Objective: To investigate whether the collapsibility index of the inferior vena cava recorded during a deep standardized inspiration predicts fluid responsiveness in nonintubated patients.
Design: Prospective, nonrandomized study.
Setting: ICUs at a general and a university hospital.
Patients: Nonintubated patients without mechanical ventilation (n = 90) presenting with sepsis-induced acute circulatory failure and considered for volume expansion.
Interventions: We assessed hemodynamic status at baseline and after a volume expansion induced by a 30-minute infusion of 500-mL gelatin 4%.
Measurements and main results: We measured stroke volume index and collapsibility index of the inferior vena cava under a deep standardized inspiration using transthoracic echocardiography. Vena cava pertinent diameters were measured 15-20 mm caudal to the hepatic vein junction and recorded by bidimensional imaging on a subcostal long-axis view. Standardized respiratory cycles consisted of a deep standardized inspiration followed by passive exhalation. The collapsibility index expressed in percentage equaled the ratio of the difference between end-expiratory and minimum-inspiratory diameter over the end-expiratory diameter. After volume expansion, a relevant (≥ 10%) stroke volume index increase was recorded in 56% patients. In receiver operating characteristic analysis, the area under curve for that collapsibility index was 0.89 (95% CI, 0.82-0.97). When such index is superior or equal to 48%, fluid responsiveness is predicted with a sensitivity of 84% and a specificity of 90%.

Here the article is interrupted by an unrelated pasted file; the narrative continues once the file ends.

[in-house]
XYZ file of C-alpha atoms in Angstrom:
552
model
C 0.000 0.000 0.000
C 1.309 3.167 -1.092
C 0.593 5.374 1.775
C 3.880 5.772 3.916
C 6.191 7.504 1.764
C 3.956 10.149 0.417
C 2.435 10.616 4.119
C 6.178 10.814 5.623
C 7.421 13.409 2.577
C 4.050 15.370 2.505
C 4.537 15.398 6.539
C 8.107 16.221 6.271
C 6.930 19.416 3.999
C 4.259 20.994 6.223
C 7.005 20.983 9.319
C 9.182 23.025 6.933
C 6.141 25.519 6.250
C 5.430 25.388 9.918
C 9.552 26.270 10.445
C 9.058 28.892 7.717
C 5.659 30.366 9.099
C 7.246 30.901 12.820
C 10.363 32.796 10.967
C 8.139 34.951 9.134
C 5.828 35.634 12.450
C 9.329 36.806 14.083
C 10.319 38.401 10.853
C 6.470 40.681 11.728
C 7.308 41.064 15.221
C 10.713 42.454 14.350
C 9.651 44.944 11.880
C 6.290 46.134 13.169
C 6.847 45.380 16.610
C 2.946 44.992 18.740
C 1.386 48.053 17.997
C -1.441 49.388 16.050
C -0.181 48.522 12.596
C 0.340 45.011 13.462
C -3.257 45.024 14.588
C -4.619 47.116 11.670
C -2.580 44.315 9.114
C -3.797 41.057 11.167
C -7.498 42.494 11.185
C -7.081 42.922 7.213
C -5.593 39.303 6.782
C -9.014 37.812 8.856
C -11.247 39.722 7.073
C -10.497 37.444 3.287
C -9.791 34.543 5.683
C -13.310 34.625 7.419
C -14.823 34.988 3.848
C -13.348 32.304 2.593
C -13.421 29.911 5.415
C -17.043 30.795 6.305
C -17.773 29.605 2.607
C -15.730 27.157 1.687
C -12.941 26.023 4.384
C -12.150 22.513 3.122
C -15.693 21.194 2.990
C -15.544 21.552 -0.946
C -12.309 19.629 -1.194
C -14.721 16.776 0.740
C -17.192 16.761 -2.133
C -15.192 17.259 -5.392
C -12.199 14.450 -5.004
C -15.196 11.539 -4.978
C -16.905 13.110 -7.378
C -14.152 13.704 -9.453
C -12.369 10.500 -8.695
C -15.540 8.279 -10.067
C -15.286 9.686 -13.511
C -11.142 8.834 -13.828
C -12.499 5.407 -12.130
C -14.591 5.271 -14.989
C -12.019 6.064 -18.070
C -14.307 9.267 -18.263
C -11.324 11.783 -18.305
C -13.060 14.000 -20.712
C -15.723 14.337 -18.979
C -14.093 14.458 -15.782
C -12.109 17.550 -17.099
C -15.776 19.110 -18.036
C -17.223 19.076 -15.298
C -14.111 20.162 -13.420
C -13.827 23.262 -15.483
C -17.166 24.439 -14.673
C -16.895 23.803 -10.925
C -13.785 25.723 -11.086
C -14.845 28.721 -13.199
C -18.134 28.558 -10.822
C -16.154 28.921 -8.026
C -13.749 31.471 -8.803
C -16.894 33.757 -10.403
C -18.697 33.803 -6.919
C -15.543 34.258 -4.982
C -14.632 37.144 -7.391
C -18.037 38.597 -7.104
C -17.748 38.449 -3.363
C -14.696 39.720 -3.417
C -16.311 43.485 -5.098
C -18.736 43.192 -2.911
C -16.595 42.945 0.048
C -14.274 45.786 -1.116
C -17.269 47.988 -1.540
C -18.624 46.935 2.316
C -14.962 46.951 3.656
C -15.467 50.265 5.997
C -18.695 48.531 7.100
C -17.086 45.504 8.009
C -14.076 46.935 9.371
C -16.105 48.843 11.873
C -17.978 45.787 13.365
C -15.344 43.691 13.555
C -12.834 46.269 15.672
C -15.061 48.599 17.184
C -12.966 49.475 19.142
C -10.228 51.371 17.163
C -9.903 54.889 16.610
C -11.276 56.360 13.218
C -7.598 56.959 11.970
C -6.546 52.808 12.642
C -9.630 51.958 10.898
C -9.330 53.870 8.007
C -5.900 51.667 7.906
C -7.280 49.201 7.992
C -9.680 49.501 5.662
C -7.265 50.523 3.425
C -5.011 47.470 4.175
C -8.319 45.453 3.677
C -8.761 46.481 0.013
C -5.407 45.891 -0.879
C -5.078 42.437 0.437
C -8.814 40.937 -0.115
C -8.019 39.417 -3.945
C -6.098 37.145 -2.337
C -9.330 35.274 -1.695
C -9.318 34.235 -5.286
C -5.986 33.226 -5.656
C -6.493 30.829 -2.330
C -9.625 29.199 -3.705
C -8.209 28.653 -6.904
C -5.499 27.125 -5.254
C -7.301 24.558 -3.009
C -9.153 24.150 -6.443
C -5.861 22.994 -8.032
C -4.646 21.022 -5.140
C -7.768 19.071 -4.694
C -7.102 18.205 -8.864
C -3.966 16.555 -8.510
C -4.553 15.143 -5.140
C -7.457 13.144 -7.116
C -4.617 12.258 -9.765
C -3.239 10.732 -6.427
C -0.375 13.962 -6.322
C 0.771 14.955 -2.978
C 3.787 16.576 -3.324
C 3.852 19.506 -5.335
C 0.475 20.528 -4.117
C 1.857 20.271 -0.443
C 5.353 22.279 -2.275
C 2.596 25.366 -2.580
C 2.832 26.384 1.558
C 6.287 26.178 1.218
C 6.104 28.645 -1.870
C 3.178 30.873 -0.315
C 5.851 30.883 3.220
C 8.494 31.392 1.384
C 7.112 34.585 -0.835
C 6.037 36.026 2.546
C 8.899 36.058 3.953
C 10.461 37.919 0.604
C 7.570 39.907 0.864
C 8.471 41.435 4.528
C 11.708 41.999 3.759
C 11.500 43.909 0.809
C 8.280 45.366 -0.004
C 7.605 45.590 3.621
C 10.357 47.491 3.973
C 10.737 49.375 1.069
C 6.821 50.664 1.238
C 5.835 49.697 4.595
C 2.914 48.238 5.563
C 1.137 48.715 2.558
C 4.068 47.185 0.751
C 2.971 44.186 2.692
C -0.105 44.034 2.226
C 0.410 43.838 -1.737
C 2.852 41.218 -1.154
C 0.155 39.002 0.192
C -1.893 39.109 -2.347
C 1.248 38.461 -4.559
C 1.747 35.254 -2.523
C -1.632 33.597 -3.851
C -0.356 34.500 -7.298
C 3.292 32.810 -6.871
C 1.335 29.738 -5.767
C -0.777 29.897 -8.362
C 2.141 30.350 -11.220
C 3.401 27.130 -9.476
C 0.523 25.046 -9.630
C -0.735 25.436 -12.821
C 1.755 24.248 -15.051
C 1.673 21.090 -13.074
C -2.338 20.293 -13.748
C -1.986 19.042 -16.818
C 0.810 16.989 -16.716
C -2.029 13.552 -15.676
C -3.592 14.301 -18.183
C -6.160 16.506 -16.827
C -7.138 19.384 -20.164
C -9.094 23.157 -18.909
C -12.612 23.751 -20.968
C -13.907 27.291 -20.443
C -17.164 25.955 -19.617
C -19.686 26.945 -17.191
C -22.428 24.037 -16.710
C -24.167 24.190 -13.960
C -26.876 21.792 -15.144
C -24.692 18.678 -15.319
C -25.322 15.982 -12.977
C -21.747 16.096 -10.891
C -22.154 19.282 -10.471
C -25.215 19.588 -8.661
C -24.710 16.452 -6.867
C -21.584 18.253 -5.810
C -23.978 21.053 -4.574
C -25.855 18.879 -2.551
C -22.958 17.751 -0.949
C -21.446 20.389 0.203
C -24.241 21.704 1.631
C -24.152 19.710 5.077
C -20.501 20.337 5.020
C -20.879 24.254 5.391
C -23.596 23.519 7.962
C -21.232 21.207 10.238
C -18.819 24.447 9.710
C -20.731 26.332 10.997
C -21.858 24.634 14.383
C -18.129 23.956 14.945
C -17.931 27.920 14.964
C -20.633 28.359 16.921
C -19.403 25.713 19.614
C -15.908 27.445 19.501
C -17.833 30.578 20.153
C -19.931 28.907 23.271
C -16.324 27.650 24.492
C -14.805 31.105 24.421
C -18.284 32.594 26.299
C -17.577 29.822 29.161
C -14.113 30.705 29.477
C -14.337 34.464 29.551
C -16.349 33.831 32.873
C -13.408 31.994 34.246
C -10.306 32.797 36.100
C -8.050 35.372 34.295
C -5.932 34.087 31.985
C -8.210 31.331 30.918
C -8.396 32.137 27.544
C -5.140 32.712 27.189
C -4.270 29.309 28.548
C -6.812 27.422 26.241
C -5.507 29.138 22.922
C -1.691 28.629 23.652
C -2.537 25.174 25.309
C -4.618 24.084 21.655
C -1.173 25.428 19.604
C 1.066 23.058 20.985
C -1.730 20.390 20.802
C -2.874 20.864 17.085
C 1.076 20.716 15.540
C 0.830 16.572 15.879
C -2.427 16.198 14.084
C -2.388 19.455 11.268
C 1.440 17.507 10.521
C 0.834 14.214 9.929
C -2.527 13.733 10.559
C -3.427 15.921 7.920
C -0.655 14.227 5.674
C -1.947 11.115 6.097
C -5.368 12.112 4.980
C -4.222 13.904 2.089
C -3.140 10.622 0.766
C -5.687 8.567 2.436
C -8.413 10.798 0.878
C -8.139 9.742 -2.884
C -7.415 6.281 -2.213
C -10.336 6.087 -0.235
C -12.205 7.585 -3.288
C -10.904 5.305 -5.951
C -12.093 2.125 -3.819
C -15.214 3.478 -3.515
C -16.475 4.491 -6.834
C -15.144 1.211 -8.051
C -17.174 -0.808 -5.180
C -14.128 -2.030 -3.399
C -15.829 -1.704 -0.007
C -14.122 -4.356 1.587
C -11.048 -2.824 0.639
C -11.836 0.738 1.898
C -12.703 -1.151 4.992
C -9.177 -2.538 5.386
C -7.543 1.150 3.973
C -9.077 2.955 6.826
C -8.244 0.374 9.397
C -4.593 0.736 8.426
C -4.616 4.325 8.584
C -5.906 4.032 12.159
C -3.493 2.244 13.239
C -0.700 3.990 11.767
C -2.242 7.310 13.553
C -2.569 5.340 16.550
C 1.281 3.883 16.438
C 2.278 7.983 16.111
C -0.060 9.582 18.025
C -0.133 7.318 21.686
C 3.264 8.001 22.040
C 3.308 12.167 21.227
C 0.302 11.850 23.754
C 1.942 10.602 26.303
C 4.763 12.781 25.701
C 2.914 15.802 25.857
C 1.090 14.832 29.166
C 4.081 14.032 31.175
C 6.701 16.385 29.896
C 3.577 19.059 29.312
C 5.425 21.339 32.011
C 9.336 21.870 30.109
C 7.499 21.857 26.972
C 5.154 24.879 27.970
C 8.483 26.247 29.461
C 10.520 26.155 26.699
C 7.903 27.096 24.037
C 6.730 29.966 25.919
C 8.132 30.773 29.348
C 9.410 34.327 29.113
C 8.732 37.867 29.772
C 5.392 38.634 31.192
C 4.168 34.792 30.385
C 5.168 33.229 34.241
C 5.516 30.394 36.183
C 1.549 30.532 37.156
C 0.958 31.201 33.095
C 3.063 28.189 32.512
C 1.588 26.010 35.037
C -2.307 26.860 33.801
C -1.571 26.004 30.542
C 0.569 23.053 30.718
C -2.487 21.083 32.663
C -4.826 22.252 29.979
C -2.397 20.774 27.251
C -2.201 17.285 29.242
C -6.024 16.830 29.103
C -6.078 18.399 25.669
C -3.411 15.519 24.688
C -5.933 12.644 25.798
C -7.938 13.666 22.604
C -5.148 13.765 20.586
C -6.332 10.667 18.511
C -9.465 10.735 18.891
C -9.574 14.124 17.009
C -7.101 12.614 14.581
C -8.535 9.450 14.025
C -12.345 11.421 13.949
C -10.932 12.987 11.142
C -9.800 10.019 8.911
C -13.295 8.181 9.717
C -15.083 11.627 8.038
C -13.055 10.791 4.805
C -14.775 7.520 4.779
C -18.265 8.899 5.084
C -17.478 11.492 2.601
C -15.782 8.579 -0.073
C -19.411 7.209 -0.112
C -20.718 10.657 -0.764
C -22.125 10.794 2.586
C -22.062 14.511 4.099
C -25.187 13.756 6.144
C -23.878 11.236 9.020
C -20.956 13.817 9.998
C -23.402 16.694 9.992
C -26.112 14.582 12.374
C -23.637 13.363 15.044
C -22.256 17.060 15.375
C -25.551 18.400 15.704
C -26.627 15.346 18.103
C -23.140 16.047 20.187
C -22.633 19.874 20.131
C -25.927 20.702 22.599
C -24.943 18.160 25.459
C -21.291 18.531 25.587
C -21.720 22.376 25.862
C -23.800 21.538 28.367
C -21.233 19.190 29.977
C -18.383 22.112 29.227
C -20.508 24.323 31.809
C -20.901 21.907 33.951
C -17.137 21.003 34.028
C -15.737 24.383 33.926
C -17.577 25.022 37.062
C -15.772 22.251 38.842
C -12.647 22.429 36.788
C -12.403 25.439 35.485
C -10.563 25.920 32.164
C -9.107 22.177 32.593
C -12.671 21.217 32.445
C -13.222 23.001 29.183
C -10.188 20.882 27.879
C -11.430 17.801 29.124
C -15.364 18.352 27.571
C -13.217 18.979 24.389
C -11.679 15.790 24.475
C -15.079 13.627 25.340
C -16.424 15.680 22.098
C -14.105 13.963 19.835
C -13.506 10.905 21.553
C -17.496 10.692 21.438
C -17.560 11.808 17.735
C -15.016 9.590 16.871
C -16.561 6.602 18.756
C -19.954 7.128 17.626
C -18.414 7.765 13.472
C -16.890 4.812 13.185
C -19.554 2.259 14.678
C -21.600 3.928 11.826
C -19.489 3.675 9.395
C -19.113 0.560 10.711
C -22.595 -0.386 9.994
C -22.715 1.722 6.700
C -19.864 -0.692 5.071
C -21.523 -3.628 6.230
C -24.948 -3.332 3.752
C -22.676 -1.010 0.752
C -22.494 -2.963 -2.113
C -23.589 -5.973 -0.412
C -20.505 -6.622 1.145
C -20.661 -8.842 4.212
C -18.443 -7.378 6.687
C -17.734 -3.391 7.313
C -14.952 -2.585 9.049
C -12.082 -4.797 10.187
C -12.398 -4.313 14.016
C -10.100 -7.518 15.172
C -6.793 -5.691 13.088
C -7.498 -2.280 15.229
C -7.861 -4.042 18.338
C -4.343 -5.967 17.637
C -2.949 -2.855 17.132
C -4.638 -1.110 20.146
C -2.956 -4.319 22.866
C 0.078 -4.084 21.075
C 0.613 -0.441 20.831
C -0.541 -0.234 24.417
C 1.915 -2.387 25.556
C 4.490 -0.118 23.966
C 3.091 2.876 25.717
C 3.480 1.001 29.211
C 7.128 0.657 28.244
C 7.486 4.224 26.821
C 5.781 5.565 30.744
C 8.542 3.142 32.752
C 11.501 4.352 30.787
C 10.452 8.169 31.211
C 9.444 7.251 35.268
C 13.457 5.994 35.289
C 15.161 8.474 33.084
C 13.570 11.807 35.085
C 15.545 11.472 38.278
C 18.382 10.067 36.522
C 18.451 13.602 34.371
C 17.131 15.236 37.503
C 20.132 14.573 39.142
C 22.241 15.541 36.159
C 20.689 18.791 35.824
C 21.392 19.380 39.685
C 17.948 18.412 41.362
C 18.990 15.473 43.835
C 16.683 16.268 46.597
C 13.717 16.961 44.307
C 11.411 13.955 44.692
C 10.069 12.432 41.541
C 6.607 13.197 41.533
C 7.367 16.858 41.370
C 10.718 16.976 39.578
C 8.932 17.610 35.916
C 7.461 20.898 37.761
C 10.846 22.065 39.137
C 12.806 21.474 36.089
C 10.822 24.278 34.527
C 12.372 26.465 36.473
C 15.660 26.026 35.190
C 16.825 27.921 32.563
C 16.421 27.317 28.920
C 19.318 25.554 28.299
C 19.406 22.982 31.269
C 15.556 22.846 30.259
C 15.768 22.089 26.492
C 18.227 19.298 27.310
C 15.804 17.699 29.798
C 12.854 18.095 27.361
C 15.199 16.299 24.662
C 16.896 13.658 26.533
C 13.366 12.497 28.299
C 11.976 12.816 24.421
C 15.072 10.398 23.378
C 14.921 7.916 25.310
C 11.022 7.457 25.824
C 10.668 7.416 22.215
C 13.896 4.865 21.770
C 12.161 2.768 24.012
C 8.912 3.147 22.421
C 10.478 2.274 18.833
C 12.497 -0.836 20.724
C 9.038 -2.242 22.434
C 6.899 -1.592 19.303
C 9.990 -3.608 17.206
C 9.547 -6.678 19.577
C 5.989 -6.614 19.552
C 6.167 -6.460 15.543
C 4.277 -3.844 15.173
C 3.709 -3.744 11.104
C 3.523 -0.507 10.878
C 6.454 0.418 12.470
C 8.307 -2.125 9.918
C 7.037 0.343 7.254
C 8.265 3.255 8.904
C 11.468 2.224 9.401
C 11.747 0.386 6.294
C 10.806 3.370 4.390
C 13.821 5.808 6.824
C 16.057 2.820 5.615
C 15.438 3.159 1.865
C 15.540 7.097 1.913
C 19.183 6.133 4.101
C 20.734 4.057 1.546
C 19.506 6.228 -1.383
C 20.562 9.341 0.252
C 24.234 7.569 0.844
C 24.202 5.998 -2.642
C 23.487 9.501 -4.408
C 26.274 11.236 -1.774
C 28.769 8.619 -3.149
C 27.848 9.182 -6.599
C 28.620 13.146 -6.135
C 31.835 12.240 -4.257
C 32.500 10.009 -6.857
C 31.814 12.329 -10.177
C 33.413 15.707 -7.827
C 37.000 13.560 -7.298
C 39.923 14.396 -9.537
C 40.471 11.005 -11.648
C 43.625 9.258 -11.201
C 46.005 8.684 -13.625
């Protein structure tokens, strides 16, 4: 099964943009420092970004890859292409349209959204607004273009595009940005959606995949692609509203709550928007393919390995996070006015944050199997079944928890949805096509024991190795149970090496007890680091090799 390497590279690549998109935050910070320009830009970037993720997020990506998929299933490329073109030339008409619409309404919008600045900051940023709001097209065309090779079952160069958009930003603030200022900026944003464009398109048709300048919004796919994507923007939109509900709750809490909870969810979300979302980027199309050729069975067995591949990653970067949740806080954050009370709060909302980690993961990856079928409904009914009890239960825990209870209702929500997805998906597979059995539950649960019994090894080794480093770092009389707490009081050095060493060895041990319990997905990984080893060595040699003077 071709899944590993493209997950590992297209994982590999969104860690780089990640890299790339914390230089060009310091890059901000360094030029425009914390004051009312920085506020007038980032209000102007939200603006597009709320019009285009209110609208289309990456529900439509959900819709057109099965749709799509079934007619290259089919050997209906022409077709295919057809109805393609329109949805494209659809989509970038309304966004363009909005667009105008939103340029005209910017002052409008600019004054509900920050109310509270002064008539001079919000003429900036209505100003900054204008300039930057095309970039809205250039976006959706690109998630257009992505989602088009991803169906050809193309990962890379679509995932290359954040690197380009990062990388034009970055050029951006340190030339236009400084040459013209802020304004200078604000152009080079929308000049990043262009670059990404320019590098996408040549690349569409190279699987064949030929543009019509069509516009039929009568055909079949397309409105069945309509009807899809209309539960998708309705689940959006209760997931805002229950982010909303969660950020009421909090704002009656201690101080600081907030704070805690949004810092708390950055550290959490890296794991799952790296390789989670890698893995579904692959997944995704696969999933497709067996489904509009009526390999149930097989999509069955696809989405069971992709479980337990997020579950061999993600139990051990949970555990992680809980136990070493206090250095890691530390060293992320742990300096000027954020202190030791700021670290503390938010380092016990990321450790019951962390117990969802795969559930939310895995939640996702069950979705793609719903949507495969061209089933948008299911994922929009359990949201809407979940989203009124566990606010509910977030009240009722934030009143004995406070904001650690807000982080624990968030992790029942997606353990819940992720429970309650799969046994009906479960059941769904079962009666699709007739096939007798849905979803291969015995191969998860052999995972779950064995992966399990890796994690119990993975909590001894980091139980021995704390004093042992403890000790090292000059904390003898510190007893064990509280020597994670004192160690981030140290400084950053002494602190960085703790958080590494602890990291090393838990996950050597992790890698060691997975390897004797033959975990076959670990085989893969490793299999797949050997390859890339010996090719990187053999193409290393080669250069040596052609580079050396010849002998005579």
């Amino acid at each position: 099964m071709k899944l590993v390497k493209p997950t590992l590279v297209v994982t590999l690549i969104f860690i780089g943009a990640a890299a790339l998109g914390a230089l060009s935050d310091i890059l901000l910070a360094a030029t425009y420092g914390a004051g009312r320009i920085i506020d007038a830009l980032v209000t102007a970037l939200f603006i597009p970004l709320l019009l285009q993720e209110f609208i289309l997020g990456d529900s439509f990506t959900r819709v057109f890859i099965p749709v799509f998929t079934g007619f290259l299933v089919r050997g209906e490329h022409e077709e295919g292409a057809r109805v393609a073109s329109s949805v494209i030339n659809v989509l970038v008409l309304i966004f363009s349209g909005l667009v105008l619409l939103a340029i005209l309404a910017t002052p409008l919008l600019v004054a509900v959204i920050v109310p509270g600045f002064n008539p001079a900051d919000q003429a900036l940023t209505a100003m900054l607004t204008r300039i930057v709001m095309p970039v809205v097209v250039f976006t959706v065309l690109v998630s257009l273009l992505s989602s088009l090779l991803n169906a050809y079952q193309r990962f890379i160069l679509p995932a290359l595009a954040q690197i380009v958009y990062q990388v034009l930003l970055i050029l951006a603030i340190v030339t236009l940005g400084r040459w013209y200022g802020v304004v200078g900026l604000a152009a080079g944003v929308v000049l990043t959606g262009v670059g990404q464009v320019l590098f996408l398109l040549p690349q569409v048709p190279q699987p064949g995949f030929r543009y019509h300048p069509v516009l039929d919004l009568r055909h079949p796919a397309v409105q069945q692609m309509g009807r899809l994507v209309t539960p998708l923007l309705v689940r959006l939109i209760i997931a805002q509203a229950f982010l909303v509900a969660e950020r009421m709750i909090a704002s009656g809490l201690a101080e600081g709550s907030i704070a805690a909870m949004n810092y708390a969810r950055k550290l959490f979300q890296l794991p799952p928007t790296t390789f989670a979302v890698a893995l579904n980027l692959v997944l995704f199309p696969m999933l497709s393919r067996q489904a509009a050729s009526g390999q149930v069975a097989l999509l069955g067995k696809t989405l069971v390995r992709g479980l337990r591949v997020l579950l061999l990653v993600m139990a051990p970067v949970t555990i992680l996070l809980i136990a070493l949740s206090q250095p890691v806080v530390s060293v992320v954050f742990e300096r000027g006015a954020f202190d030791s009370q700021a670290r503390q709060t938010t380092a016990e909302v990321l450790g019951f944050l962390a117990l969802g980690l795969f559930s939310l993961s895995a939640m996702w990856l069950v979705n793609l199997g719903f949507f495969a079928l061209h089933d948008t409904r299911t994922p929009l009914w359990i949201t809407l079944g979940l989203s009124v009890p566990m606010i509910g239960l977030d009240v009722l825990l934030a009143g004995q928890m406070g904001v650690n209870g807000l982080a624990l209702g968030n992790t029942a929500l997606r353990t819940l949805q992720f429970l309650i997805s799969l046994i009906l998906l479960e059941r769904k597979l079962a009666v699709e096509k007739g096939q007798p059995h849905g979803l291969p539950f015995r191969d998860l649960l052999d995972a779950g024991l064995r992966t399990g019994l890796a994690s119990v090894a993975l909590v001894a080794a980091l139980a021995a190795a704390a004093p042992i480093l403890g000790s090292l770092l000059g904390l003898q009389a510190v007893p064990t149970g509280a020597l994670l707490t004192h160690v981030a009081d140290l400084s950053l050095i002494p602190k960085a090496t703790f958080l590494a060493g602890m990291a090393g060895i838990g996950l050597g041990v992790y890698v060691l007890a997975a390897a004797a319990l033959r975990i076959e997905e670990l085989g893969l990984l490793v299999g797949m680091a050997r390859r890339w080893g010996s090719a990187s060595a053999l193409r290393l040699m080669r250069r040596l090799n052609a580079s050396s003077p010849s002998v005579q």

Conclusions: The collapsibility index of the inferior vena cava during a deep standardized inspiration is a simple, noninvasive bedside predictor of fluid responsiveness in nonintubated patients with sepsis-related acute circulatory failure.